My little sister, our housemate and myself have moved in together. Like all good households, there are several covert and deadly wars running quietly below the happy surface of our home.
1. The kettle war
We bought our kettle because it was silver, and we had decided that the very best way to make our kitchen look like one of those show-room kitchens was to have silver appliances.
We had no other criteria, so the kettle we have is pretty crap. It looks nice, and I believe we have fooled at least one (drunken) person into complimenting us on our kitchen, but it’s one of those ones where unless you shove the little thing right up, it continually tries to turn itself back on. ‘See,’ I explained patiently to our housemate. ‘Can you hear that sound? That dry hissing sound? That’s because you haven’t flicked the little thing up fully, and the kettle is trying desperately to turn itself on.’ ‘I can’t hear anything,’ My flatmate told me confusedly. Which is odd, because yesterday she asked me fairly abruptly to stop rapping in my room.
2. The shoe war
‘We each have 2 feet,’ I said to my sister carefully. ‘You spend too much time alone,’ She replied, looking for her stethoscope. ‘And for each foot, there is a shoe,’ I continued. ‘Is this the kind of stuff you’re writing nowadays?’ She asked worriedly. ‘And so, if one of us leaves their shoes in the hall,’ I went on. ‘Feasibly, there will be 6 shoes in the hall. Which is then less a hall, and more a shoe locker.’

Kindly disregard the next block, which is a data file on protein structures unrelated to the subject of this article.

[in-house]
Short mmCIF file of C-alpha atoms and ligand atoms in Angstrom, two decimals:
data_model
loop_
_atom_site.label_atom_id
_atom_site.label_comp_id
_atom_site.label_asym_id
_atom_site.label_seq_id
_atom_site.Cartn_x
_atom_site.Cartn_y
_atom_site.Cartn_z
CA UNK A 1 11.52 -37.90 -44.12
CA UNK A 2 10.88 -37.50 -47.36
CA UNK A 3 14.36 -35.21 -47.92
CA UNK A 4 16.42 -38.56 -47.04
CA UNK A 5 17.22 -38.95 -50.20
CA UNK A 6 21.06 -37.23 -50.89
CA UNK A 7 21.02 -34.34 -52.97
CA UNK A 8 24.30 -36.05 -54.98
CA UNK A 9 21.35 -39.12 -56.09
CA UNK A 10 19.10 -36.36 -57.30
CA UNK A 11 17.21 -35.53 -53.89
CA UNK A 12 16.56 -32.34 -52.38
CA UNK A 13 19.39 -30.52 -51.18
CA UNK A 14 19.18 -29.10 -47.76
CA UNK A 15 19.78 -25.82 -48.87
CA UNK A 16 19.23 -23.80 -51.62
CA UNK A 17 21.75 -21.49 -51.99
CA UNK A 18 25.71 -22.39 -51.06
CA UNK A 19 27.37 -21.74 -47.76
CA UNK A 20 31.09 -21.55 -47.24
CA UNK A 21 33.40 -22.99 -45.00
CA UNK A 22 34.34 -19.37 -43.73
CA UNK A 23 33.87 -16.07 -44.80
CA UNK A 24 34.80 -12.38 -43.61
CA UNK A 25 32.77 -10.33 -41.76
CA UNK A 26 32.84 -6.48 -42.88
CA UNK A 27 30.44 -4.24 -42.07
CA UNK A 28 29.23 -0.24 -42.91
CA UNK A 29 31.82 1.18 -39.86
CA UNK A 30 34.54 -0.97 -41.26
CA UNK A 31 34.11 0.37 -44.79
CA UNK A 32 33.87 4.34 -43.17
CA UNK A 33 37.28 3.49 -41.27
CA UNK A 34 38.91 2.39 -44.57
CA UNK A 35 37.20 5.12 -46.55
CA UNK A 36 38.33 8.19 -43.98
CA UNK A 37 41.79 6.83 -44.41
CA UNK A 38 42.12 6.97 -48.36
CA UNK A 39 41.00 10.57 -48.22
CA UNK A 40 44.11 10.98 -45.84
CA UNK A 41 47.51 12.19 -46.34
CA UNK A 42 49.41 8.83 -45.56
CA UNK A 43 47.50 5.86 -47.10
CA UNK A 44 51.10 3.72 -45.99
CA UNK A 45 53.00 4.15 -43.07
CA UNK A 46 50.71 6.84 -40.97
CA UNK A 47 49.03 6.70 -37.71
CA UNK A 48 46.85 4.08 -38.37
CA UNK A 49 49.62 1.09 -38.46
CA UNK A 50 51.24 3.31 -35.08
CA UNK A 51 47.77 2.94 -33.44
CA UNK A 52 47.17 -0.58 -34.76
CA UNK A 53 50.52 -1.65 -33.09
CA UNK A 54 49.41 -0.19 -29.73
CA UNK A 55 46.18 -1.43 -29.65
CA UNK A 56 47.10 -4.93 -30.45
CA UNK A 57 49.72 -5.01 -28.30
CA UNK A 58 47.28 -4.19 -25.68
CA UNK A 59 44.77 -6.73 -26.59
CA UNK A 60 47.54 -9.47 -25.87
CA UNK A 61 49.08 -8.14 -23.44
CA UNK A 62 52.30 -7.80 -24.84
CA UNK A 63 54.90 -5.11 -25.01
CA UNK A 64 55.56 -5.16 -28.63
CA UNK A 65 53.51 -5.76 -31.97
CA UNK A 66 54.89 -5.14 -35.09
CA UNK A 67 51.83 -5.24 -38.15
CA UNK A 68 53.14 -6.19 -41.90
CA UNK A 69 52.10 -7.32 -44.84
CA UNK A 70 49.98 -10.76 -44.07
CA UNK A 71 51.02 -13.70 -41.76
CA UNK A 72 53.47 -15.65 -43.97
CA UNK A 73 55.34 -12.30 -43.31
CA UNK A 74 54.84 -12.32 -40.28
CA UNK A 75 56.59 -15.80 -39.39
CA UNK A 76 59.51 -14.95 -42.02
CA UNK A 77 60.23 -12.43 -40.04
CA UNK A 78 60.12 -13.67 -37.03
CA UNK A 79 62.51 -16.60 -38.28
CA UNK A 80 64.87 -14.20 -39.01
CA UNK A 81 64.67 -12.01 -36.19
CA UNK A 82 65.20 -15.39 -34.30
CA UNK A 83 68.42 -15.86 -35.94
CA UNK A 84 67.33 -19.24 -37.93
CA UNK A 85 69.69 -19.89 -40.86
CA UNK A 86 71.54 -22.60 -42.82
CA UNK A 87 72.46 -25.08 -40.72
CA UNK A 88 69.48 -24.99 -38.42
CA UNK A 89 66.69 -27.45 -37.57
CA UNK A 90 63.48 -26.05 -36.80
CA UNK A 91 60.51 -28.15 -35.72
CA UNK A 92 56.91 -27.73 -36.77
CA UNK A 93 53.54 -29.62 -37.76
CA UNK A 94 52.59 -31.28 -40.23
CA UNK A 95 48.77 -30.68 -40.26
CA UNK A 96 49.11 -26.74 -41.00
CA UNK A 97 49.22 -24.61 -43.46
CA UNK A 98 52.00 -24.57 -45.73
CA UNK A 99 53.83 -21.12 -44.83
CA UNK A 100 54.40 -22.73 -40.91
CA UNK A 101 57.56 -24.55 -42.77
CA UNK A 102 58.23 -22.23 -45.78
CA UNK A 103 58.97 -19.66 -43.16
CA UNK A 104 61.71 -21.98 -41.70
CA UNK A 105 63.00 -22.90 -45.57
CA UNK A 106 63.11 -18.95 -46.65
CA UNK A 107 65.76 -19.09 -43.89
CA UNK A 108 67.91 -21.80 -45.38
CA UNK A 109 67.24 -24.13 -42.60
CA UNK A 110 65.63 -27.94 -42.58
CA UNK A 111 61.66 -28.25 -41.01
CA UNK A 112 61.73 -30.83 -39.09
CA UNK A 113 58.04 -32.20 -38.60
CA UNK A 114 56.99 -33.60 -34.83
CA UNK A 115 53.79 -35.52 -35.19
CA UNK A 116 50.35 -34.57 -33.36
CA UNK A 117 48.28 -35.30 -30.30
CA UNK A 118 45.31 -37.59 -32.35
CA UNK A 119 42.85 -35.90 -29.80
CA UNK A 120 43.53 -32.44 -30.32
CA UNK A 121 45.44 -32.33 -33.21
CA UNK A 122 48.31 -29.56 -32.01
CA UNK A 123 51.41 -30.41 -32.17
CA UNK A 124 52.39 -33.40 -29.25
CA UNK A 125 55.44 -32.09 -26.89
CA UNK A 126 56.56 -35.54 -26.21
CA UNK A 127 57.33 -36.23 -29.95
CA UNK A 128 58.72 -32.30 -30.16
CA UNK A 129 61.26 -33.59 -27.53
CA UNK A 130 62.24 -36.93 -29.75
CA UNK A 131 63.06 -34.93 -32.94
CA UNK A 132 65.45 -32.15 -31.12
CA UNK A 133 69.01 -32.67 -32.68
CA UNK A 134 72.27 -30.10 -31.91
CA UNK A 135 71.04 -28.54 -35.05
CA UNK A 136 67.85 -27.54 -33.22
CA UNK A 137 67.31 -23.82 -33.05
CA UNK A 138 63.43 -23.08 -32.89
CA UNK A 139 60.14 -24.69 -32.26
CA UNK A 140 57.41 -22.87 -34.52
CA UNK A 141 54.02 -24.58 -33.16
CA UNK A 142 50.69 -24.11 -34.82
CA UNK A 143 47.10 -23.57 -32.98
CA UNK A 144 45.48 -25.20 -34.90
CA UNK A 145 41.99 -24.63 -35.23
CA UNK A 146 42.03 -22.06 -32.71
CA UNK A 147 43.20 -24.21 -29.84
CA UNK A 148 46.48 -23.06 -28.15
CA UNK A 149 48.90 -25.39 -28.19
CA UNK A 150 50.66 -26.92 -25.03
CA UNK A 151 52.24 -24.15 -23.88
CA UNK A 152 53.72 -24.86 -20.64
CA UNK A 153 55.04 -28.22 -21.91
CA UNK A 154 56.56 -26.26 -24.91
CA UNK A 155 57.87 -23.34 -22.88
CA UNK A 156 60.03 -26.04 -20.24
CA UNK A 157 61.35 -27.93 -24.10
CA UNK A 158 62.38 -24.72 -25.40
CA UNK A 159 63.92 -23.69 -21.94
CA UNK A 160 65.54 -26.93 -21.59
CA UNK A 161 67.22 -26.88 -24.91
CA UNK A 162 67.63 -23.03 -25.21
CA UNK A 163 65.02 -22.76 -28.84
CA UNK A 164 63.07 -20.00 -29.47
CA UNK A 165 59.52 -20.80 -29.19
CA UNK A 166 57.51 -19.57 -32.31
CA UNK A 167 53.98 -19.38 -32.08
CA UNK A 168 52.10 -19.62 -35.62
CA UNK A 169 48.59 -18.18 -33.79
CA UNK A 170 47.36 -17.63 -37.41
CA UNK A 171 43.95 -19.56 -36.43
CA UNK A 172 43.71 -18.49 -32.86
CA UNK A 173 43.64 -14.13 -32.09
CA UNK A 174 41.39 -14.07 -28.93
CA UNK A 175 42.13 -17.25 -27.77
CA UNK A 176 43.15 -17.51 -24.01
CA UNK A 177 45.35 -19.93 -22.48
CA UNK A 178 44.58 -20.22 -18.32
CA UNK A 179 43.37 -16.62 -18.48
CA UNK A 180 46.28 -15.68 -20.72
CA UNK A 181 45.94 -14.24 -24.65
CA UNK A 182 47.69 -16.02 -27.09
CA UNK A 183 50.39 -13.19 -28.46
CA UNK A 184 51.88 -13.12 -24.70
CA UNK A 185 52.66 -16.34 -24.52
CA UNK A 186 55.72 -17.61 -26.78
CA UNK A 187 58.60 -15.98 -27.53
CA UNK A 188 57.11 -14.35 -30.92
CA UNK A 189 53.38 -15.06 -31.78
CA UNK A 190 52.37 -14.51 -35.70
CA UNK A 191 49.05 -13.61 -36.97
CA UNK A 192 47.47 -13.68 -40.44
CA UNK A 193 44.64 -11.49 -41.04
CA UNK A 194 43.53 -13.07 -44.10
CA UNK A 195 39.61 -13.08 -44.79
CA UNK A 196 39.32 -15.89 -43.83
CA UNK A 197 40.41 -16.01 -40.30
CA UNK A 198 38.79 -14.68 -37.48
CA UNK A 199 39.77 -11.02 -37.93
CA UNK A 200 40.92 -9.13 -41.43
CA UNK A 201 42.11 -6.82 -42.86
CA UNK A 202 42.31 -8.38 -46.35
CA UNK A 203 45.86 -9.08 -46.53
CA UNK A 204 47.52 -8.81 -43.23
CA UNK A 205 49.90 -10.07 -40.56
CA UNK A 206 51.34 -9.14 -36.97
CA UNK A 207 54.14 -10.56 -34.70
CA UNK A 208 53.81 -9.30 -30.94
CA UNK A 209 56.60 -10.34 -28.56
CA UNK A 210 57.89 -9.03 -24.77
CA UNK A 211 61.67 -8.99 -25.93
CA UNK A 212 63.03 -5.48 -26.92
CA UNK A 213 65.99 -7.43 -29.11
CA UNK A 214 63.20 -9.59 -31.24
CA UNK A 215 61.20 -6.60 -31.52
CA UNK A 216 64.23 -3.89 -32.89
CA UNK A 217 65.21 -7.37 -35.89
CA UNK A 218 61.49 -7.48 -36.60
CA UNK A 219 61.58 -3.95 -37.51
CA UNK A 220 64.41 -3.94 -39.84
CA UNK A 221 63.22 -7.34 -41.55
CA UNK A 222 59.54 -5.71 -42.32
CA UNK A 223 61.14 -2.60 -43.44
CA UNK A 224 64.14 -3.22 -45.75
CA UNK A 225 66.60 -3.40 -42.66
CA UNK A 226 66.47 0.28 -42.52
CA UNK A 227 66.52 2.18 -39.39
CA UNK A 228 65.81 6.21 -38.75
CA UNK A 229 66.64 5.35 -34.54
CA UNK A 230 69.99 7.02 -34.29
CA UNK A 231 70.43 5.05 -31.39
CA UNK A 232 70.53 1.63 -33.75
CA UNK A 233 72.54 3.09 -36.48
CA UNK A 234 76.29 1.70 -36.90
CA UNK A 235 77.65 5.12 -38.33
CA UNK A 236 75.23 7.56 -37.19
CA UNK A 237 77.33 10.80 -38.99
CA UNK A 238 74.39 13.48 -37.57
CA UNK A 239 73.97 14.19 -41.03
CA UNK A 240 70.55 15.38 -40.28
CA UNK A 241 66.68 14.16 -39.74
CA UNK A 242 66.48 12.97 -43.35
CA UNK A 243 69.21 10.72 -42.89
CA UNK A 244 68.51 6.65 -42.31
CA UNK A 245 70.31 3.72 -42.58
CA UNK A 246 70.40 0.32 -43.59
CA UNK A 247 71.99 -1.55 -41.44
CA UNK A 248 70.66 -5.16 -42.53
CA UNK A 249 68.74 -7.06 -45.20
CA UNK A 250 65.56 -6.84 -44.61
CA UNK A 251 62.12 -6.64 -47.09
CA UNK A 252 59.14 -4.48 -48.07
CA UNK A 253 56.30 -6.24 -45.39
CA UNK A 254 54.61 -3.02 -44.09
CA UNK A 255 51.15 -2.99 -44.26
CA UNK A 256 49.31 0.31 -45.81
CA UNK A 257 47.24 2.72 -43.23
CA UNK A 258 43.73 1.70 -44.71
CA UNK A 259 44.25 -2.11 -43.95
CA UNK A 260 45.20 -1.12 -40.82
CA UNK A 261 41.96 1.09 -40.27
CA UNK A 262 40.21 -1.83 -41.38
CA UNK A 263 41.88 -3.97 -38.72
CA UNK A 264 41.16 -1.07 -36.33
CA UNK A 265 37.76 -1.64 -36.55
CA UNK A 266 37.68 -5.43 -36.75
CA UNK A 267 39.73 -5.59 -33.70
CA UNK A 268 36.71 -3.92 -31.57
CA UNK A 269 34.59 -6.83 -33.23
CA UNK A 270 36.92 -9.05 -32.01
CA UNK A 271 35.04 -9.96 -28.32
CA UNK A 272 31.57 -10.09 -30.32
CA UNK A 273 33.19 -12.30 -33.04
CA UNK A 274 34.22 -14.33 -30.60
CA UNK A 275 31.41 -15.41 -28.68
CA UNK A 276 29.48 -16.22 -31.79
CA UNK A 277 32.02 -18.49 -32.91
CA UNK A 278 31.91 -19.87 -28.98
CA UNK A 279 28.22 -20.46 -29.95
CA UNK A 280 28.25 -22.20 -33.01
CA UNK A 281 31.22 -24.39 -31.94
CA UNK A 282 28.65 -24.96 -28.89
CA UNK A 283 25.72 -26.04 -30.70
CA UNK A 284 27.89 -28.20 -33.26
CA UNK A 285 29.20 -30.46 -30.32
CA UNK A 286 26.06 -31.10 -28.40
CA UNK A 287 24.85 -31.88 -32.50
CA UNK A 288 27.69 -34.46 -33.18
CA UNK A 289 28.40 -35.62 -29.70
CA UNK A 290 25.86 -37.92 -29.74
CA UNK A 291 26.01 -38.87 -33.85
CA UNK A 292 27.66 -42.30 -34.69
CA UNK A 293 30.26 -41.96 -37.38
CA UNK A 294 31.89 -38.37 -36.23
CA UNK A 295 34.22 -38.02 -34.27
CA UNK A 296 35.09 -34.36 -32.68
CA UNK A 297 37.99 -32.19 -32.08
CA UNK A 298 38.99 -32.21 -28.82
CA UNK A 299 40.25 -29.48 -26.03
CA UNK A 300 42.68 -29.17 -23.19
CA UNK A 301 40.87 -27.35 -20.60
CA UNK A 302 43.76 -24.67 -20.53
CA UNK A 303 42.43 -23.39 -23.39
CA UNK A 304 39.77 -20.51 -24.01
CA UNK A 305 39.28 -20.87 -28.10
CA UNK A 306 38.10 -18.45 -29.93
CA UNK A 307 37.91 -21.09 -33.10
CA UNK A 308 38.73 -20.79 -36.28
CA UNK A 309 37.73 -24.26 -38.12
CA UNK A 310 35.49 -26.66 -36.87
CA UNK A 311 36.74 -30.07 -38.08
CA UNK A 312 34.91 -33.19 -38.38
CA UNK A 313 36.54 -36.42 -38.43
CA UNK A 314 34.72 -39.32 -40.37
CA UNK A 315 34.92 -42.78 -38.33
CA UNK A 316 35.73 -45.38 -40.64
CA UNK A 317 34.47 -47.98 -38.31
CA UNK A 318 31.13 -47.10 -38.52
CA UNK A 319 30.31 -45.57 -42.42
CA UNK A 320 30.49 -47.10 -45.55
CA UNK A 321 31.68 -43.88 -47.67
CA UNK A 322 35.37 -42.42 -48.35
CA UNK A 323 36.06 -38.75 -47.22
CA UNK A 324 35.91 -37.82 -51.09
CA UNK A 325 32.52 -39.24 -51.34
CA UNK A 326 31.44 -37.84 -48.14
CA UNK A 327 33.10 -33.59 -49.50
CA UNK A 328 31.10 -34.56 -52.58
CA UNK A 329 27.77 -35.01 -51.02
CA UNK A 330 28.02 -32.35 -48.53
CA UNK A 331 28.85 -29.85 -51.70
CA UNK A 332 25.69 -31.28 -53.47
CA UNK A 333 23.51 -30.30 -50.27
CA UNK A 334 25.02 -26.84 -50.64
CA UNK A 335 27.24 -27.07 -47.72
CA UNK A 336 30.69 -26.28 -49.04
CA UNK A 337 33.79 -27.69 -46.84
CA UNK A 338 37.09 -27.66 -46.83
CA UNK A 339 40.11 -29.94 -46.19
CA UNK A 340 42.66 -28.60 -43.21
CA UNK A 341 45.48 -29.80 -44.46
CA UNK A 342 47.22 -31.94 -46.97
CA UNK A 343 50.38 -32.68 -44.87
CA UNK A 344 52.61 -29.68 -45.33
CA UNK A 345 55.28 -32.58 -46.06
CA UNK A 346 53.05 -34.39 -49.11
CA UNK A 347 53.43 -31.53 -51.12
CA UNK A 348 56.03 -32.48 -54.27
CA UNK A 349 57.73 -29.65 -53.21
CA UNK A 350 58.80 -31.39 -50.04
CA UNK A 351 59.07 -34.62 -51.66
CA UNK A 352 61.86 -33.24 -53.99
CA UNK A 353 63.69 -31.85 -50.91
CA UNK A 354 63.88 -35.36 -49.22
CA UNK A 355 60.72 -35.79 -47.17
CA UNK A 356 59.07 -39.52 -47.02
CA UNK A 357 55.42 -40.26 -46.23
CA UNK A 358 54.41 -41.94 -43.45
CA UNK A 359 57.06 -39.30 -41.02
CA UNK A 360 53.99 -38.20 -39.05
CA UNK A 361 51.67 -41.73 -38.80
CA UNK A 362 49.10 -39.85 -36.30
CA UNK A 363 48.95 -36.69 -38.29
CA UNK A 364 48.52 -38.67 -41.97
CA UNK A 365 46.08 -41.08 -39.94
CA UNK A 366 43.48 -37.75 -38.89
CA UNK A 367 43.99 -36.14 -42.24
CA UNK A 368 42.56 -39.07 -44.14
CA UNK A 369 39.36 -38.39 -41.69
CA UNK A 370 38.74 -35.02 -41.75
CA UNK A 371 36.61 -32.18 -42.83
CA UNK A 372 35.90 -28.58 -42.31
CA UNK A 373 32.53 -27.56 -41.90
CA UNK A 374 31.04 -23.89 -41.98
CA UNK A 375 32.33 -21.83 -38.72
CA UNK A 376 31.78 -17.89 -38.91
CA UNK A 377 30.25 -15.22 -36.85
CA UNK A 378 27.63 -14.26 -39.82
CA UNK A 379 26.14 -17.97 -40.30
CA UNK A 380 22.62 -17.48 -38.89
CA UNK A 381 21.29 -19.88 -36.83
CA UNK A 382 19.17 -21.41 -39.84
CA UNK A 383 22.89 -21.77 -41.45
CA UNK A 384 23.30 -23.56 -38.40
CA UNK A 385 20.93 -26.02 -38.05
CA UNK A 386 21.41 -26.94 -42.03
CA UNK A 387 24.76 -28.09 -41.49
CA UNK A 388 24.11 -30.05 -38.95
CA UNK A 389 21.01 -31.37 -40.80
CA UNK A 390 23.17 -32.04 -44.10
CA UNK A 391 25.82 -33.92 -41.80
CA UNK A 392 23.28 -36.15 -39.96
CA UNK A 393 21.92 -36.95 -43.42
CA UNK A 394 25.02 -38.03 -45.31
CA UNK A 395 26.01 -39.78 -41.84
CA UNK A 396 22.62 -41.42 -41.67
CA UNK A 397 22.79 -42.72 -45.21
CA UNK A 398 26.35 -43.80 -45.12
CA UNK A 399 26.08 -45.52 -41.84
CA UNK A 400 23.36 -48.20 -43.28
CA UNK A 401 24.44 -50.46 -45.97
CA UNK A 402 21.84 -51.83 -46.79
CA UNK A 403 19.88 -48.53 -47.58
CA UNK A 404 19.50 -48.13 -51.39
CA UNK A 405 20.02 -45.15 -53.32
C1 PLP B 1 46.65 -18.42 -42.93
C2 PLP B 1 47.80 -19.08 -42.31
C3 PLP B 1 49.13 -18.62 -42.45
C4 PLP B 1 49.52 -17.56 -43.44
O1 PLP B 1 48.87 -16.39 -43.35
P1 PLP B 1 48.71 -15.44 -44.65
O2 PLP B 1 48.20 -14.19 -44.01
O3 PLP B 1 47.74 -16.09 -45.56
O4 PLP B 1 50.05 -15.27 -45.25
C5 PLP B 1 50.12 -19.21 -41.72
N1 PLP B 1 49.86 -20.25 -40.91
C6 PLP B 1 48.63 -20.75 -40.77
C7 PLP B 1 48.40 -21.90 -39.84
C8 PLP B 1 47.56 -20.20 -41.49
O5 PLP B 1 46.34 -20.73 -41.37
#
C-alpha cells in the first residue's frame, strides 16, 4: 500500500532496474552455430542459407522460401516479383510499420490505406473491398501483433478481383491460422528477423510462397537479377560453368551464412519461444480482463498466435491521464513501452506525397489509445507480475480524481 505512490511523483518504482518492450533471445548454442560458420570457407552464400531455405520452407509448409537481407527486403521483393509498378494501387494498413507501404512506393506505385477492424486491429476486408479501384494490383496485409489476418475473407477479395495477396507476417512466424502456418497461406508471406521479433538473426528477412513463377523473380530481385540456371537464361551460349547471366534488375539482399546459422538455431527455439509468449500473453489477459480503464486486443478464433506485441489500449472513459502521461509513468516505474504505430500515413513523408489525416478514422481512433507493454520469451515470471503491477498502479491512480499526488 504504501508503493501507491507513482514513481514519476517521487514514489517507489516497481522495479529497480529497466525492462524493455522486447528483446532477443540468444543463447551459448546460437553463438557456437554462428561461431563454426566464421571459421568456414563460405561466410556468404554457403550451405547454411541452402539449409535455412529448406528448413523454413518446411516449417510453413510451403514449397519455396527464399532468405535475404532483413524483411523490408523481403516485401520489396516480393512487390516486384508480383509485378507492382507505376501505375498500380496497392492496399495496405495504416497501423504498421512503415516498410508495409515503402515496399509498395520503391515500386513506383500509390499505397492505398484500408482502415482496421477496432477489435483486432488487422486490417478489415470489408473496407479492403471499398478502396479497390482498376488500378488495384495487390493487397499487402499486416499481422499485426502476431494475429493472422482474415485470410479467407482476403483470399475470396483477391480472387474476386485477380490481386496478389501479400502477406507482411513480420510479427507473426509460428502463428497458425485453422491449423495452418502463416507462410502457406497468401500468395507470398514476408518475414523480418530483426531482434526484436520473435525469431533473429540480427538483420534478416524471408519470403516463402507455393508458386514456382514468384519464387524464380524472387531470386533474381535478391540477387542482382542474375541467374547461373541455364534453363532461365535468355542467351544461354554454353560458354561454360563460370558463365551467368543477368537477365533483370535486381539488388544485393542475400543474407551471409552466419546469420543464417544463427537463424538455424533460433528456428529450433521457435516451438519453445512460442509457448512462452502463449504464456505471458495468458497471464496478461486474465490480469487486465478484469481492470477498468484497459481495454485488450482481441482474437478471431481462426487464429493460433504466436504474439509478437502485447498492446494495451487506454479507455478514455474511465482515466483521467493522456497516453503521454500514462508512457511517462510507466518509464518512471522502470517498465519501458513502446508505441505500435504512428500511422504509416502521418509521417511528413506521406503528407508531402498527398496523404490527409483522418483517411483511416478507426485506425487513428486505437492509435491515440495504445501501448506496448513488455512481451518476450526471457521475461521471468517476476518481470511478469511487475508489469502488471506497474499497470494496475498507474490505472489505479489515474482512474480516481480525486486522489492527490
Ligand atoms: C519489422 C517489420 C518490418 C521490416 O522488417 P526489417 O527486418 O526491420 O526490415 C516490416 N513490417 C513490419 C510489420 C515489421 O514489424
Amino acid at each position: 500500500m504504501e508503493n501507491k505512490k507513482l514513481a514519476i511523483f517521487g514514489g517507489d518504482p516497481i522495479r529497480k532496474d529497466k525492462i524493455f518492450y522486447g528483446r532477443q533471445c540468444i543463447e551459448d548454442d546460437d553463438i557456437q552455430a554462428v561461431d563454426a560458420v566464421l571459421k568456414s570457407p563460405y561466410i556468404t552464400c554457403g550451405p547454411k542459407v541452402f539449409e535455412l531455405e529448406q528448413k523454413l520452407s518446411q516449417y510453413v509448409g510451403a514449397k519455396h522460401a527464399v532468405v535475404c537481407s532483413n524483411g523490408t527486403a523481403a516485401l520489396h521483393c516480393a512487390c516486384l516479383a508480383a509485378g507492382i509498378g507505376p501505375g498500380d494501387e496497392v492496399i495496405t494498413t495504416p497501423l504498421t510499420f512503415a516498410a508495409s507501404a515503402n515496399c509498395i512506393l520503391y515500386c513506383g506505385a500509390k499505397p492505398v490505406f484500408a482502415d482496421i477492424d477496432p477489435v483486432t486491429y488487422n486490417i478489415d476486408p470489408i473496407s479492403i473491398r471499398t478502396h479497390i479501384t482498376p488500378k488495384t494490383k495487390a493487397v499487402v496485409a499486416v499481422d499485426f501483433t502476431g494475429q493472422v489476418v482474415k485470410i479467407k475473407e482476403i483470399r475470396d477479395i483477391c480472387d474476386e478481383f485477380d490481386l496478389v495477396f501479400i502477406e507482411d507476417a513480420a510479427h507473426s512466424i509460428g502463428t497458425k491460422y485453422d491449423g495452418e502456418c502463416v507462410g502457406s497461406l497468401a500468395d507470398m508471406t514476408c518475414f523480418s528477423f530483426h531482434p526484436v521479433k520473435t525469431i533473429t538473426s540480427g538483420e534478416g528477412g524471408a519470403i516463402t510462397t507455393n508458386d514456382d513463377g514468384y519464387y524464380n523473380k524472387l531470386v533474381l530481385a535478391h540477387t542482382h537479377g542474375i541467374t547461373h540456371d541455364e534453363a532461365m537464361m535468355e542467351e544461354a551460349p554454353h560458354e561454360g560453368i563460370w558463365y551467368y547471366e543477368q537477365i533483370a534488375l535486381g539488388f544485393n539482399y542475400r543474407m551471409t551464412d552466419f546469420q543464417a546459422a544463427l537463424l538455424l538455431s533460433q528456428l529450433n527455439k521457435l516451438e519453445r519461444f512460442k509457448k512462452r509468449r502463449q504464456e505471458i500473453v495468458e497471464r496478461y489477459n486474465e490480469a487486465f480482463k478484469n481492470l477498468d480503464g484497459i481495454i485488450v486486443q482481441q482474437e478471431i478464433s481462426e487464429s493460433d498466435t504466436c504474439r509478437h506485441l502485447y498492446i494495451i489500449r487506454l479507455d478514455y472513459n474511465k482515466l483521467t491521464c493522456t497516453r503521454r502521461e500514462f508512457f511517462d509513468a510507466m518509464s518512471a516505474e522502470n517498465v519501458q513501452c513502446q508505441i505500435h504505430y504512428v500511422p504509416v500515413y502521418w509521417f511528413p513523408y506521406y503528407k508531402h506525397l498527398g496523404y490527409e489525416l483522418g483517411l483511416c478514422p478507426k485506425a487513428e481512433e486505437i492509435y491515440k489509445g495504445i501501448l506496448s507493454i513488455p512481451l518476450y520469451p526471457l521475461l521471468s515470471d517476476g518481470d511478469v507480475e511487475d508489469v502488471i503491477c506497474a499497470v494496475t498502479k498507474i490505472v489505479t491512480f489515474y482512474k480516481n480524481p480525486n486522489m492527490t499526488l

‘You can’t call it a shoe locker, there’s a store in America already called that,’ My little sister said absent-mindedly. ‘This isn’t a game of semantics,’ I shouted crossly. ‘Stop leaving your shoes in the hall.’ My little sister looked up at me finally. ‘Is that the end to your poem? It’s rather abrupt, don’t you think?’ I stormed off in a huff, tripping over one of her flip-flops as I stomped into the kitchen.
3. The clothes-drier war
We have 3 clothes drying racks. They all look reasonably similar, but I happen to know exactly which one is mine. ‘There are many others like it, but this one is mine,’ I muttered as I took it out of the clothes-drier cupboard. I carefully hung my wet clothes over the drier and popped off to work.
I came back to find my clothes lounging on the floor, and my clothes-drier in my little sister’s room. ‘Ah,’ She said when asked. ‘I needed it.’ ‘Whereas I was admiring it as an architectural phenomena?’ I replied. (Actually, I have spent some time marvelling at how it folds down so small then rises up so tall. It’s bafflingly excellent). There are 3 of us in the flat, and 3 separate clothes drying racks. Unfortunately, laundry in our flat is done on a flash-mob model, where weeks of no laundry whatsoever are suddenly followed by all 3 of us doing as much laundry as possible.
‘Give me back my clothes-drier,’ I insisted, attempting to wrestle my sister’s clothes off its sturdy frame. Unfortunately, at this point my clothes-drier decided to demonstrate the aforementioned folding ability, and collapsed on my foot. I think underneath my little sister’s hysterical laughter was the tone of deep remorse and defeat.